Polycystic kidney disease (PKD) is among the leading causes of end-stage renal disease. Increasing evidence exists that molecular therapeutic strategies targeted to cyst formation and growth might be more efficacious in early disease stages, highlighting the growing need for sensitive biomarkers. Here we apply quantitative magnetic resonance imaging techniques of T2 mapping and diffusion-weighted imaging in the jck mouse model for PKD using a clinical 3.0 T scanner. We tested whether kidney T2 values and the apparent diffusion coefficient (ADC) are superior to anatomical imaging parameters in the detection of early cystogenesis, as shown on macro- and histopathology. We also tested whether kidney T2 values and ADC have the potential to monitor early treatment effects of therapy with the V2 receptor antagonist Mozavaptane. Kidney T2 values and to a lesser degree ADC were found to be highly sensitive markers of early cystogenesis and superior to anatomical-based imaging parameters. Furthermore, kidney T2 values exhibited a nearly perfect correlation to the histological cystic index, allowing a clear separation of the two mouse genotypes. Additionally, kidney T2 values and ADC were able to monitor early treatment effects in the jck mouse model in a proof-of-principle experiment. Thus, given the superiority of kidney T2 values and ADC over anatomical-based imaging in mice, further studies are needed to evaluate the translational impact of these techniques in patients with PKD.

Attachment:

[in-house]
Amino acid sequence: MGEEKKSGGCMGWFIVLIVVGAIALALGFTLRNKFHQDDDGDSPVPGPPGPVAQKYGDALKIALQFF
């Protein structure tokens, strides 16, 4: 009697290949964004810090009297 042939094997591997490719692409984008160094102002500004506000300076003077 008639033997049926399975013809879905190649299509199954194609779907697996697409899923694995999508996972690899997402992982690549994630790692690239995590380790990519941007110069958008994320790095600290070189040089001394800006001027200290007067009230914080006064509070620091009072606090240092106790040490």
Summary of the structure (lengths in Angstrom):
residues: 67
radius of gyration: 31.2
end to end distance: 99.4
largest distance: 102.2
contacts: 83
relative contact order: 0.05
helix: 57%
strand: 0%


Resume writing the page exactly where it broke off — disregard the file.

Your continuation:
Keywords: T2 mapping; diffusion-weighted imaging; jck mouse model; magnetic resonance imaging; polycystic kidney disease.
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